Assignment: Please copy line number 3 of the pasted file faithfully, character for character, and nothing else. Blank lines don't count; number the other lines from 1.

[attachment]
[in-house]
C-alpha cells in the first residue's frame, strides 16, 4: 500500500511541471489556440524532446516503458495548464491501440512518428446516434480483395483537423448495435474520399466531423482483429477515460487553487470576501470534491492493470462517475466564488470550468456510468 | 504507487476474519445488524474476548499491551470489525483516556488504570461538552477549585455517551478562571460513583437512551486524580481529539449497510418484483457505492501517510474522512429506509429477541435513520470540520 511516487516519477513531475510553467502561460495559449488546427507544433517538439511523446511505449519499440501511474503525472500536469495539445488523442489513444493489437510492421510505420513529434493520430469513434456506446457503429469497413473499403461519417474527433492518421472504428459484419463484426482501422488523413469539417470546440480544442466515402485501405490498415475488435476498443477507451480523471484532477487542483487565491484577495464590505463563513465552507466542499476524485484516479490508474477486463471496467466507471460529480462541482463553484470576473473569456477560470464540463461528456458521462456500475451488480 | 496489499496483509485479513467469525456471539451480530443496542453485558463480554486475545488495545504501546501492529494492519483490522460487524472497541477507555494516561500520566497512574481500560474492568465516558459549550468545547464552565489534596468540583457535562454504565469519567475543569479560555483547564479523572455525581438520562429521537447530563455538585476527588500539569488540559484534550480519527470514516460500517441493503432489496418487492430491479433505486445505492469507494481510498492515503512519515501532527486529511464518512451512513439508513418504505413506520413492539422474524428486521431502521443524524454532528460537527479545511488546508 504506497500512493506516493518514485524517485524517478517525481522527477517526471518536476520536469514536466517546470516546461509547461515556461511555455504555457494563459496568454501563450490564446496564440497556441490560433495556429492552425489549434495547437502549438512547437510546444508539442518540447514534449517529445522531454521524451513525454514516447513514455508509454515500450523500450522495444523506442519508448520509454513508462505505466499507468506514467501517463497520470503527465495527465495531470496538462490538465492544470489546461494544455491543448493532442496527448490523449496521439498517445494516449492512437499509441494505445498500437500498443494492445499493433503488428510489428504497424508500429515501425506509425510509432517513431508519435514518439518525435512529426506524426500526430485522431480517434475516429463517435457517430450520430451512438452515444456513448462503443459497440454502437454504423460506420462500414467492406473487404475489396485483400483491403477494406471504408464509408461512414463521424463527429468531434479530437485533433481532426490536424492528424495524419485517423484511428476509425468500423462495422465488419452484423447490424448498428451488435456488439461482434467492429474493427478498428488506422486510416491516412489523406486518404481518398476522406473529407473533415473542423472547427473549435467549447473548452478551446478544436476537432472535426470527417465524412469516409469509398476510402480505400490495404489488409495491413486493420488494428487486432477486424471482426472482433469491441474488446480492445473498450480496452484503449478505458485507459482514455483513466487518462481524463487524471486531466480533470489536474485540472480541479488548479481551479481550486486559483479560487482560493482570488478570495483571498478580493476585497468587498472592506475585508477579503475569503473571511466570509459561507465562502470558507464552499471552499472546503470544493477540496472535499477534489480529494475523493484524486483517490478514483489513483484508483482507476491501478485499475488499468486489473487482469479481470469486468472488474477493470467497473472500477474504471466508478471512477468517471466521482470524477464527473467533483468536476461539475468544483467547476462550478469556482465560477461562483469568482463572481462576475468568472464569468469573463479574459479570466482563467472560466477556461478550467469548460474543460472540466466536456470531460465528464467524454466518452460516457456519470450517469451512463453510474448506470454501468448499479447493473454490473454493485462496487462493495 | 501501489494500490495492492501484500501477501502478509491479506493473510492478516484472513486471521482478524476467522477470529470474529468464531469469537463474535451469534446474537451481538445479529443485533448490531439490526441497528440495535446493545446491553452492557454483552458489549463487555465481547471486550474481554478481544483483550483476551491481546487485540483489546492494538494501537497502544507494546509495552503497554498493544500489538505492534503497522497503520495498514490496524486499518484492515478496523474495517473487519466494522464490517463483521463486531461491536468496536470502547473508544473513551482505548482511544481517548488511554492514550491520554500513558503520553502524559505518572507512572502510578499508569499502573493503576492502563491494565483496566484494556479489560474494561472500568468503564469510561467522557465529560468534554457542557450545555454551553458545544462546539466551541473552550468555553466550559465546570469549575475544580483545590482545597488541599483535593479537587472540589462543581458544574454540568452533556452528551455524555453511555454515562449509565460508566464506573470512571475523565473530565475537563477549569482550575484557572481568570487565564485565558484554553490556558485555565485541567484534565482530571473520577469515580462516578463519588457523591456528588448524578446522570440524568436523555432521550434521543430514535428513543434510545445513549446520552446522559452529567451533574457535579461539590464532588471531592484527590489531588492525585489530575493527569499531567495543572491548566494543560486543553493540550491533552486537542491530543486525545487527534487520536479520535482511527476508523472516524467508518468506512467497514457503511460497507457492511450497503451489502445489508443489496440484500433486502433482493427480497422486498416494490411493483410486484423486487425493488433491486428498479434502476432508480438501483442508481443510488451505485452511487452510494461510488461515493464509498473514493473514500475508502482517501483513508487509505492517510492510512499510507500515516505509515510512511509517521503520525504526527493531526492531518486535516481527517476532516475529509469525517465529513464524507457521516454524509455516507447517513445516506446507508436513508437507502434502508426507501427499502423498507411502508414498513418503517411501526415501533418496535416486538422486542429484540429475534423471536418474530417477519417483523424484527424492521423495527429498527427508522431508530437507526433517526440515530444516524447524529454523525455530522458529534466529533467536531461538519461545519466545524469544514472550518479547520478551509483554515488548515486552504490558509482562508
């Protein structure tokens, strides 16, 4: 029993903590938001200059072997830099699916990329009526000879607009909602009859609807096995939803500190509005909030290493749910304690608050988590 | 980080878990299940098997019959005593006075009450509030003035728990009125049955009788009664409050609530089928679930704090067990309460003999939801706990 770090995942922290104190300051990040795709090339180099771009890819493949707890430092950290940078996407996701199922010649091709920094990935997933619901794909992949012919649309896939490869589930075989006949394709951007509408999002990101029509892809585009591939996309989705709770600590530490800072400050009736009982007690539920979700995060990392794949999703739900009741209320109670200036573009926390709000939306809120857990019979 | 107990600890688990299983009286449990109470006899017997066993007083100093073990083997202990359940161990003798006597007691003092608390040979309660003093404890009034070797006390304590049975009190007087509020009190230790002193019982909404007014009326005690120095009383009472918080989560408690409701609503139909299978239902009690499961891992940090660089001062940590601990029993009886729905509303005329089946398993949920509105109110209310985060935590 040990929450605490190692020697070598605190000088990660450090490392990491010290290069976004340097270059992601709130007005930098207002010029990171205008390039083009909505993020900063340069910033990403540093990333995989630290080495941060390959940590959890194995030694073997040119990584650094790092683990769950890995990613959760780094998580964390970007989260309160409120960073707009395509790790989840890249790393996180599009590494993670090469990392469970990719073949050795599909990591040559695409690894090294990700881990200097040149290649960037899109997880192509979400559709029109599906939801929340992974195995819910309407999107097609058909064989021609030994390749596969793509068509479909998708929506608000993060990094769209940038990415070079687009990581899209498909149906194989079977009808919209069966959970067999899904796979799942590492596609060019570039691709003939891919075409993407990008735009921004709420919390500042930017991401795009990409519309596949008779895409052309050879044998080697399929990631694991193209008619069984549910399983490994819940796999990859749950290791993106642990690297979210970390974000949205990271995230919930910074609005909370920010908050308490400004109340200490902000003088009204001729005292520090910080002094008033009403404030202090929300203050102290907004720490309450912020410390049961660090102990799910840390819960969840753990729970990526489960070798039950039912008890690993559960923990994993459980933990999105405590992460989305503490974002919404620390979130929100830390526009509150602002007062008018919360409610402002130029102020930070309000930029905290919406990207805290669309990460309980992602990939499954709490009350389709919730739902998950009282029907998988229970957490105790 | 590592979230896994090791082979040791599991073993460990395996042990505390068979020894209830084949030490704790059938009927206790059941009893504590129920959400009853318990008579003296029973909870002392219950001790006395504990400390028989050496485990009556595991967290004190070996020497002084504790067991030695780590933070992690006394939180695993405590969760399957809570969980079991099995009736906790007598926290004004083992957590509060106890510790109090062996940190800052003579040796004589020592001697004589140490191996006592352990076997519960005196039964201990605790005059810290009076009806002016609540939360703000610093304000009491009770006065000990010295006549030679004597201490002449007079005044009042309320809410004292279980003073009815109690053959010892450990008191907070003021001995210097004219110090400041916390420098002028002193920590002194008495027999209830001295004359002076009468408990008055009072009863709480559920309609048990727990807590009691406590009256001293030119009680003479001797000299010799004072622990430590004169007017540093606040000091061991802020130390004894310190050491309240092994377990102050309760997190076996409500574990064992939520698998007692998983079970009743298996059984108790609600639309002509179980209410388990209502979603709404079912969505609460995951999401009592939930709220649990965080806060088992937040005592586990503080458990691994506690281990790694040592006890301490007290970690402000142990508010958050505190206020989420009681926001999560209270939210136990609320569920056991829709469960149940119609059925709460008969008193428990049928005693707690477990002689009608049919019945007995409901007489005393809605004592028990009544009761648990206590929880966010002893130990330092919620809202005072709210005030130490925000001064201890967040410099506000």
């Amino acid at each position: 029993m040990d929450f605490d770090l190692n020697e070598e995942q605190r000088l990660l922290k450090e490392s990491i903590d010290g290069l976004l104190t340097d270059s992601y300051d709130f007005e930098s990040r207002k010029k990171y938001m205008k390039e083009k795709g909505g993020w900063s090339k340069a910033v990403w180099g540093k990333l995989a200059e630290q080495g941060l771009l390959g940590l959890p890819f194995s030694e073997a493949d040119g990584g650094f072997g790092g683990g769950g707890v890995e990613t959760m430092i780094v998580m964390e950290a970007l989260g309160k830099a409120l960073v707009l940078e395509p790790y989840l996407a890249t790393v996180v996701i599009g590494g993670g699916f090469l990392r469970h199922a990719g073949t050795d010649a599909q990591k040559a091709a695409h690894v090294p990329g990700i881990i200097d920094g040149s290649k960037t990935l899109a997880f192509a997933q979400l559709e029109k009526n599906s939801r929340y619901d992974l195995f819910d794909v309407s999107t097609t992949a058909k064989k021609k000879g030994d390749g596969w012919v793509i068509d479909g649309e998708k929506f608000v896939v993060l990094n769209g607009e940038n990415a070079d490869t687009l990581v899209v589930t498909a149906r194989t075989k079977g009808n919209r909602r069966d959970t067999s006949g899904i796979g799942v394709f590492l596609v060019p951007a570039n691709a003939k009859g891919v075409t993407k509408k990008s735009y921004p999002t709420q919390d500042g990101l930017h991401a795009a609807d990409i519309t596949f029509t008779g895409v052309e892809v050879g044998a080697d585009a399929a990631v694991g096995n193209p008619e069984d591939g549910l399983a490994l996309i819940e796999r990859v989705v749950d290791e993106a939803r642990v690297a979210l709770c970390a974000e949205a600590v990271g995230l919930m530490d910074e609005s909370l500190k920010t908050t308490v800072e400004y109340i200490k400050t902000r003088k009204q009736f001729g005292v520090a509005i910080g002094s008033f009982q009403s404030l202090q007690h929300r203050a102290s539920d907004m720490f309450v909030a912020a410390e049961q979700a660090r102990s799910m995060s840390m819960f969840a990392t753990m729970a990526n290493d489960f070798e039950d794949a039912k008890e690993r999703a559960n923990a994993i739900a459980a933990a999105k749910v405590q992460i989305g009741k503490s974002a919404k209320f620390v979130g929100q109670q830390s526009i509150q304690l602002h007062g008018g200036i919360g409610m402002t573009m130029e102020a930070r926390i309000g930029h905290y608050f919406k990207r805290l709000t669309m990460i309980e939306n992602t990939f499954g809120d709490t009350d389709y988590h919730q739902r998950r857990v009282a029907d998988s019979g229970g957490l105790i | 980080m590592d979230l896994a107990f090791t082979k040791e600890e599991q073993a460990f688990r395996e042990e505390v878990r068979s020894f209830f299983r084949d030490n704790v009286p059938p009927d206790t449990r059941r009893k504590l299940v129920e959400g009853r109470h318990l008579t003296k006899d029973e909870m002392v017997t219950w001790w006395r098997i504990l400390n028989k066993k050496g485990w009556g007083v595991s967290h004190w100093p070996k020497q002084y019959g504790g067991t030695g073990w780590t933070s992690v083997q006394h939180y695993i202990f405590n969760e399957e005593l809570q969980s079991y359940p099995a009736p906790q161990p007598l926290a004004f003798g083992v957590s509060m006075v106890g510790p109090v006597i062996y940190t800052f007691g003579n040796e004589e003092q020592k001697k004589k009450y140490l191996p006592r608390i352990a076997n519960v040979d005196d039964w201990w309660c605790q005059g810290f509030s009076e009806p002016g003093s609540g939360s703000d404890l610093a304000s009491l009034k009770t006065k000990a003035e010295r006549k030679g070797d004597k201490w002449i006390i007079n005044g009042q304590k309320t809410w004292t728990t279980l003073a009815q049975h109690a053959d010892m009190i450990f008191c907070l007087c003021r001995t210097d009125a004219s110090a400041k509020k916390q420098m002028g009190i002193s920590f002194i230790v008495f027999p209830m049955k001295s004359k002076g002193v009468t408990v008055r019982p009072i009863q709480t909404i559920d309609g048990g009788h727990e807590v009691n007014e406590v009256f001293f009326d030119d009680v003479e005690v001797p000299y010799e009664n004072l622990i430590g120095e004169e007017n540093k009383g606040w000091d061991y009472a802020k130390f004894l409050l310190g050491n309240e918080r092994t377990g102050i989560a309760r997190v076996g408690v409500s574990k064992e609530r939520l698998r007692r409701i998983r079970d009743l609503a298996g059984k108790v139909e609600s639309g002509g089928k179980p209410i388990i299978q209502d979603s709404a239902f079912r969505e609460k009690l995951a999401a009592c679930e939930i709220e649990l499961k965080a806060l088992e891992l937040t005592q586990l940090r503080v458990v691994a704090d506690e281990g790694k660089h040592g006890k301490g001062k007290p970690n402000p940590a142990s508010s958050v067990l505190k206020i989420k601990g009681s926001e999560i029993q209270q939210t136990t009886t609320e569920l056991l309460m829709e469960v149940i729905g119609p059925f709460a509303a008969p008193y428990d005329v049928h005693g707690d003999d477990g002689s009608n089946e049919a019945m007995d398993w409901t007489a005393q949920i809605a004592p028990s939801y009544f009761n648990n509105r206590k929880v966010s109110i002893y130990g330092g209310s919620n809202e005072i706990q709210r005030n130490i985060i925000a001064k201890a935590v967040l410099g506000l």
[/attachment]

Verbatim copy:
């Protein structure tokens, strides 16, 4: 029993903590938001200059072997830099699916990329009526000879607009909602009859609807096995939803500190509005909030290493749910304690608050988590 | 980080878990299940098997019959005593006075009450509030003035728990009125049955009788009664409050609530089928679930704090067990309460003999939801706990 770090995942922290104190300051990040795709090339180099771009890819493949707890430092950290940078996407996701199922010649091709920094990935997933619901794909992949012919649309896939490869589930075989006949394709951007509408999002990101029509892809585009591939996309989705709770600590530490800072400050009736009982007690539920979700995060990392794949999703739900009741209320109670200036573009926390709000939306809120857990019979 | 107990600890688990299983009286449990109470006899017997066993007083100093073990083997202990359940161990003798006597007691003092608390040979309660003093404890009034070797006390304590049975009190007087509020009190230790002193019982909404007014009326005690120095009383009472918080989560408690409701609503139909299978239902009690499961891992940090660089001062940590601990029993009886729905509303005329089946398993949920509105109110209310985060935590 040990929450605490190692020697070598605190000088990660450090490392990491010290290069976004340097270059992601709130007005930098207002010029990171205008390039083009909505993020900063340069910033990403540093990333995989630290080495941060390959940590959890194995030694073997040119990584650094790092683990769950890995990613959760780094998580964390970007989260309160409120960073707009395509790790989840890249790393996180599009590494993670090469990392469970990719073949050795599909990591040559695409690894090294990700881990200097040149290649960037899109997880192509979400559709029109599906939801929340992974195995819910309407999107097609058909064989021609030994390749596969793509068509479909998708929506608000993060990094769209940038990415070079687009990581899209498909149906194989079977009808919209069966959970067999899904796979799942590492596609060019570039691709003939891919075409993407990008735009921004709420919390500042930017991401795009990409519309596949008779895409052309050879044998080697399929990631694991193209008619069984549910399983490994819940796999990859749950290791993106642990690297979210970390974000949205990271995230919930910074609005909370920010908050308490400004109340200490902000003088009204001729005292520090910080002094008033009403404030202090929300203050102290907004720490309450912020410390049961660090102990799910840390819960969840753990729970990526489960070798039950039912008890690993559960923990994993459980933990999105405590992460989305503490974002919404620390979130929100830390526009509150602002007062008018919360409610402002130029102020930070309000930029905290919406990207805290669309990460309980992602990939499954709490009350389709919730739902998950009282029907998988229970957490105790 | 590592979230896994090791082979040791599991073993460990395996042990505390068979020894209830084949030490704790059938009927206790059941009893504590129920959400009853318990008579003296029973909870002392219950001790006395504990400390028989050496485990009556595991967290004190070996020497002084504790067991030695780590933070992690006394939180695993405590969760399957809570969980079991099995009736906790007598926290004004083992957590509060106890510790109090062996940190800052003579040796004589020592001697004589140490191996006592352990076997519960005196039964201990605790005059810290009076009806002016609540939360703000610093304000009491009770006065000990010295006549030679004597201490002449007079005044009042309320809410004292279980003073009815109690053959010892450990008191907070003021001995210097004219110090400041916390420098002028002193920590002194008495027999209830001295004359002076009468408990008055009072009863709480559920309609048990727990807590009691406590009256001293030119009680003479001797000299010799004072622990430590004169007017540093606040000091061991802020130390004894310190050491309240092994377990102050309760997190076996409500574990064992939520698998007692998983079970009743298996059984108790609600639309002509179980209410388990209502979603709404079912969505609460995951999401009592939930709220649990965080806060088992937040005592586990503080458990691994506690281990790694040592006890301490007290970690402000142990508010958050505190206020989420009681926001999560209270939210136990609320569920056991829709469960149940119609059925709460008969008193428990049928005693707690477990002689009608049919019945007995409901007489005393809605004592028990009544009761648990206590929880966010002893130990330092919620809202005072709210005030130490925000001064201890967040410099506000």